Cephalanthus occidentalis buttonbush Rubiaceae CEOC; Bx, bz, pb, vc; Q a, cu; R, ah, bd, ev, gr, h, is, js, lp, ml, r, ro, rw, t

Cephalanthus occidentalis (buttonbush) Rubiaceae. fruit close-up. Jim Conrad. Backyard Nature. backyardnature.net

Cephalanthus occidentalis (buttonbush) Rubiaceae. fruit close-up. Jim Conrad. Backyard Nature. backyardnature.net (Accessed 7/2014)

Cephalanthus occidentalis is a shrub to 5 m tall (occasionally taller), stems crooked, bark flaky, dark, young stems speckled with corky, pale dots (lenticels); colonial, probably from root sprouts, often forming dense thickets; leaf scars almost circular, vein scars U or crescent -shaped; stipules linear, persistent, leaving scar across node (Harlow 1946). 

Leaves opposite, sometimes in whorls of 3-4, egg-shaped to elliptic, 6-15 cm long, 3-10 cm wide, tip long-pointed, veins pinnate; leaves expand mid-May; winter plant leafless 214 days (Britton 1874). 

Cephalanthus occidentalis. Matthew Beziat. Fort Smallwood Park. 6/2017

Cephalanthus occidentalis. Matthew Beziat. Fort Smallwood Park. 6/2017

Flowers cream white, small, radially symmetrical, 4 parted, petals (corolla) fused, tube 0.6-1 cm long, lobes 0.1-0.2 cm long, , tube funnel-shaped, calyx much shorter than corolla; stamens 4, short, arising from inner wall of corolla tube; stigmas globular style 0.5-0.8 cm longer than corolla; flowers in dense, ball-shaped heads, 2-4 cm across, appearing fuzzy from projecting styles, inflorescence stalks 2.5-5 cm long (Seiler 2007), near ends of twigs; blooms July-Aug.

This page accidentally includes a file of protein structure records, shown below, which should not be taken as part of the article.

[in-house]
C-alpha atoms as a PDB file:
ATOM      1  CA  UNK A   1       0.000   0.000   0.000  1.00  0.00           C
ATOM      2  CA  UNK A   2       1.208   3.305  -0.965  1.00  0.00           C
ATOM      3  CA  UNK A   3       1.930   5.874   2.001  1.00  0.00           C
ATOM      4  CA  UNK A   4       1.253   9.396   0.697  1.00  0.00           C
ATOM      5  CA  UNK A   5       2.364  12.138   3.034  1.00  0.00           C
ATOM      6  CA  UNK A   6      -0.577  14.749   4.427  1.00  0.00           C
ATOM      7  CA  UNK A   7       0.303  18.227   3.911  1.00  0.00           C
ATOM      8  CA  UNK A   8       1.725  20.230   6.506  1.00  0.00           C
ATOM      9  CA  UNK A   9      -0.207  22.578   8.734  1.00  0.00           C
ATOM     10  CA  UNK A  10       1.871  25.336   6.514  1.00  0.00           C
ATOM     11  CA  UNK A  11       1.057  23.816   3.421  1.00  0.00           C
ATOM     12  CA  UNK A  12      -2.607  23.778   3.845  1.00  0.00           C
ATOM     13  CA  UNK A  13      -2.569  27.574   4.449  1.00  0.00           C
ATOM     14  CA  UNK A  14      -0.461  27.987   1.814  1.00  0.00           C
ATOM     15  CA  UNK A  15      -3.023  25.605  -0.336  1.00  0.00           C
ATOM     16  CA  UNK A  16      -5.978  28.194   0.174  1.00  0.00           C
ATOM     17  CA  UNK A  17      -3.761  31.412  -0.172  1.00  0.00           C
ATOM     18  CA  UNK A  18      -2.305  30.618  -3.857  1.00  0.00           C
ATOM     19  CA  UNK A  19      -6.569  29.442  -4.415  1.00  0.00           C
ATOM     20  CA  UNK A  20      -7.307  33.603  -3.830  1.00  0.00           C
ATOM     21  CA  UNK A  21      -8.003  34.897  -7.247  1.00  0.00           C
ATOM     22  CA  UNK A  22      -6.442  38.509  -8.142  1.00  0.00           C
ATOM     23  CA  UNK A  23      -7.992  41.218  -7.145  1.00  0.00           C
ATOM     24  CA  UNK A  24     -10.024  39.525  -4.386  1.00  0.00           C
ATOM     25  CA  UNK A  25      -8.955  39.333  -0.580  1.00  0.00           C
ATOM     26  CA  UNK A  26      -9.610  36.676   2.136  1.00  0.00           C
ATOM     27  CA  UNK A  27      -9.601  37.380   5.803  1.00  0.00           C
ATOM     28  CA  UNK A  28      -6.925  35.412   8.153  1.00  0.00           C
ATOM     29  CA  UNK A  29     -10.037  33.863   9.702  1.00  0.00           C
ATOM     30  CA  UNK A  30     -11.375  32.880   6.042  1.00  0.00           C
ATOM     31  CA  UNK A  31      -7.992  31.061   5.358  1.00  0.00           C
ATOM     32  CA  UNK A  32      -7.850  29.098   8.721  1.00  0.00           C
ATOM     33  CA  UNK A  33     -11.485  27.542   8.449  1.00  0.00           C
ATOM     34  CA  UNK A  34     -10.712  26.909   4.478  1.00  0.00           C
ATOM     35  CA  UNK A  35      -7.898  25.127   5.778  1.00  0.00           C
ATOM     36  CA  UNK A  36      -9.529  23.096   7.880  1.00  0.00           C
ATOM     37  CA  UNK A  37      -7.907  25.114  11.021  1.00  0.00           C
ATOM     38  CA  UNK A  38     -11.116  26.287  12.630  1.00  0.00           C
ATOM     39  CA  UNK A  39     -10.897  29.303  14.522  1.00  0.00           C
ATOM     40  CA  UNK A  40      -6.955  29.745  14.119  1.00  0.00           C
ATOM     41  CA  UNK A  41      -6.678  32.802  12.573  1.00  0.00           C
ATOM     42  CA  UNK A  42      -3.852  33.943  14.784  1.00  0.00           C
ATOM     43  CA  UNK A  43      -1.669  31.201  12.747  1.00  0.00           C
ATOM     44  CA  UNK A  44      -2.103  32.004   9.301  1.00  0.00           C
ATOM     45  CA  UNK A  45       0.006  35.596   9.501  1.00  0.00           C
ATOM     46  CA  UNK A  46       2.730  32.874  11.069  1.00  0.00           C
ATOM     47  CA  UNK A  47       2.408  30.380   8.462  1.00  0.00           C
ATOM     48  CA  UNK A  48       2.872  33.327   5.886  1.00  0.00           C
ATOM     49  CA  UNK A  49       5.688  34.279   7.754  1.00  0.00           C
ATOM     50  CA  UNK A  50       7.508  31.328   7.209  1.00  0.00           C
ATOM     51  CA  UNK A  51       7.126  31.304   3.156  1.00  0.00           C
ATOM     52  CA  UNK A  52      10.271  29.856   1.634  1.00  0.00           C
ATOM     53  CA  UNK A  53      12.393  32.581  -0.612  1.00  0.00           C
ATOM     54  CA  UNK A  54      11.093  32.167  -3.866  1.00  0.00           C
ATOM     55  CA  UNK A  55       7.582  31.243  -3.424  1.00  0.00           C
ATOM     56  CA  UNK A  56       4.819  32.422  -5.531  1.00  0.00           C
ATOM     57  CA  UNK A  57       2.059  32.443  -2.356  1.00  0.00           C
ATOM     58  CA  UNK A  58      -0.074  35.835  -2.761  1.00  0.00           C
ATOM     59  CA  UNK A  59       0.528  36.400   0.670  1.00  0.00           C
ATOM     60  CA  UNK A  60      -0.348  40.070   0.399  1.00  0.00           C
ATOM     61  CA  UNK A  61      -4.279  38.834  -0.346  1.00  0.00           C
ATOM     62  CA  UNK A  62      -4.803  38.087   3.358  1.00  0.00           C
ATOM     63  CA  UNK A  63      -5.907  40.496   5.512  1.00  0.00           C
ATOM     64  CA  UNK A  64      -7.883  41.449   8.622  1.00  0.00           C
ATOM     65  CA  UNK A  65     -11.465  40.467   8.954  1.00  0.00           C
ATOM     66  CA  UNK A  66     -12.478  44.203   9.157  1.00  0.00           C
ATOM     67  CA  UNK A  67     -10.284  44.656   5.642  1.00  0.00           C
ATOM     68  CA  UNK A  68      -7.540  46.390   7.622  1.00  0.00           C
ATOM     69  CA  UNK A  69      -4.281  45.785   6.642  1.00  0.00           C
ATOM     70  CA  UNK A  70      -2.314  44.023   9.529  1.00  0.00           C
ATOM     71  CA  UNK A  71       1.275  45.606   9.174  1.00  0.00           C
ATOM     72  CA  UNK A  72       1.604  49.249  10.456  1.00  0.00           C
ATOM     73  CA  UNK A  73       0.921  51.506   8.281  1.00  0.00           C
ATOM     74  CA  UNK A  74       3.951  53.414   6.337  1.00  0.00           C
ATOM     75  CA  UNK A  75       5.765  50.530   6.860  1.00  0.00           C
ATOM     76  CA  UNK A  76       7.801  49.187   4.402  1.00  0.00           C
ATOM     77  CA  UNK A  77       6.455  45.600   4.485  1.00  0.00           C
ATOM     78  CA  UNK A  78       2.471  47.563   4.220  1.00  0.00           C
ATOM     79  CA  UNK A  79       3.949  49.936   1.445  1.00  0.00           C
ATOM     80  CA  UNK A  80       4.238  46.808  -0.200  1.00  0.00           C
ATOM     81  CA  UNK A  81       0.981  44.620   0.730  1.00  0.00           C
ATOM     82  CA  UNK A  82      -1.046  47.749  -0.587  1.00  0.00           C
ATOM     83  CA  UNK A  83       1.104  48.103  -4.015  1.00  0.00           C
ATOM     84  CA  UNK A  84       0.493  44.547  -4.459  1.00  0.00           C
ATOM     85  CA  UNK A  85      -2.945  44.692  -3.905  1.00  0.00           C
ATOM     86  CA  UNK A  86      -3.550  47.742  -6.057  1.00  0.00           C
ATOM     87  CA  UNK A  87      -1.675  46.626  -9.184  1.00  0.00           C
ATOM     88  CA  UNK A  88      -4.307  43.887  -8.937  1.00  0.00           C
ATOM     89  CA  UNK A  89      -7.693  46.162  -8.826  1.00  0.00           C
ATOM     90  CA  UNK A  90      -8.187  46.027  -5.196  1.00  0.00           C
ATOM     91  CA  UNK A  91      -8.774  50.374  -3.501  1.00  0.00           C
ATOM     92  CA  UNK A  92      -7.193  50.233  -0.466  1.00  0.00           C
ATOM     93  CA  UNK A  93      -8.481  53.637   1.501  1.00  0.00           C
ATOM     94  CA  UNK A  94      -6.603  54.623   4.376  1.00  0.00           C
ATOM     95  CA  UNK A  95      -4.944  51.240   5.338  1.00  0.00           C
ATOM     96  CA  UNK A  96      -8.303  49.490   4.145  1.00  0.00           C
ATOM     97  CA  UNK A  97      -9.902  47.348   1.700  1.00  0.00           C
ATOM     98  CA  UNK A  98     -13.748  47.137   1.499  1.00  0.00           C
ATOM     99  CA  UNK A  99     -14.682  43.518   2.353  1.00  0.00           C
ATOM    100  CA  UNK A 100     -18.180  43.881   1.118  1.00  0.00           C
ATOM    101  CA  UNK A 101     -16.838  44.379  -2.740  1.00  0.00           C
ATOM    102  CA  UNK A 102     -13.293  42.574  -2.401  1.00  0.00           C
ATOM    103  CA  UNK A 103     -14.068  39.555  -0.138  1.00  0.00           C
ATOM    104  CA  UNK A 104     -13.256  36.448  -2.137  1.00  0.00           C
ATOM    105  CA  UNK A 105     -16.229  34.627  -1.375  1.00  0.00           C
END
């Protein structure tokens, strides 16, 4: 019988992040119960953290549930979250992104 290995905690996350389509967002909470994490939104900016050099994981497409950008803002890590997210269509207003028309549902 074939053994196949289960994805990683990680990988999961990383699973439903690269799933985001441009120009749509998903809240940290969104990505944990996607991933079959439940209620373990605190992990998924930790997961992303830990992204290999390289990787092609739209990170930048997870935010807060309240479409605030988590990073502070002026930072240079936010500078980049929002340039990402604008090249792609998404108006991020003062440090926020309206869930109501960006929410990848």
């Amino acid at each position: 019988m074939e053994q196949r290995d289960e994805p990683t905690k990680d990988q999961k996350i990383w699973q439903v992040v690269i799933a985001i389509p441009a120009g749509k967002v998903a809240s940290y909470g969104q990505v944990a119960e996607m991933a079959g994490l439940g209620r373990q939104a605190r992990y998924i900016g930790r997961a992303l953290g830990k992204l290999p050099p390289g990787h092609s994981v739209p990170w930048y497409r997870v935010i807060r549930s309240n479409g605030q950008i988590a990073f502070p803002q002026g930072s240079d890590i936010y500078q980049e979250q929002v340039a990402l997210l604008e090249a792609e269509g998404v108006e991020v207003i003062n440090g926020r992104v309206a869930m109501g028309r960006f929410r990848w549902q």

Cephalanthus occidentalis (buttonbush) Rubiaceae. fruit close-up. Jim Conrad. Backyard Nature. backyardnature.net (Accessed 7/2017).

Fruit a dry nutlet, 0.5 cm long, pyramid-shaped, 0.4-0.7 cm long (Radford et al. 1968); dropping into water through fall and winter, Aug.-Jan., dispersed by water. Seeds eaten by ducks and some other birds, twigs eaten by deer and rabbits (Martin et al. 1951). 

Wetland status: OBL. 

Frequency in NYC: Occasional. 

Origin: Native. 

Habitat: Open, undisturbed pond margins and marshes, Saturated soil, freshwater tidal and nontidal marshes, pond edges (Hough 1983). Soil pH 6-8.5. Tolerates concrete debris, soil compaction, flooding (temporary inundation for up to 75% of growing season), often grows in shallow standing water. Very intolerant of shade and drought (Hightshoe 1988). Does not bloom and dies out slowly under dense shade of closed canopy swamp forest.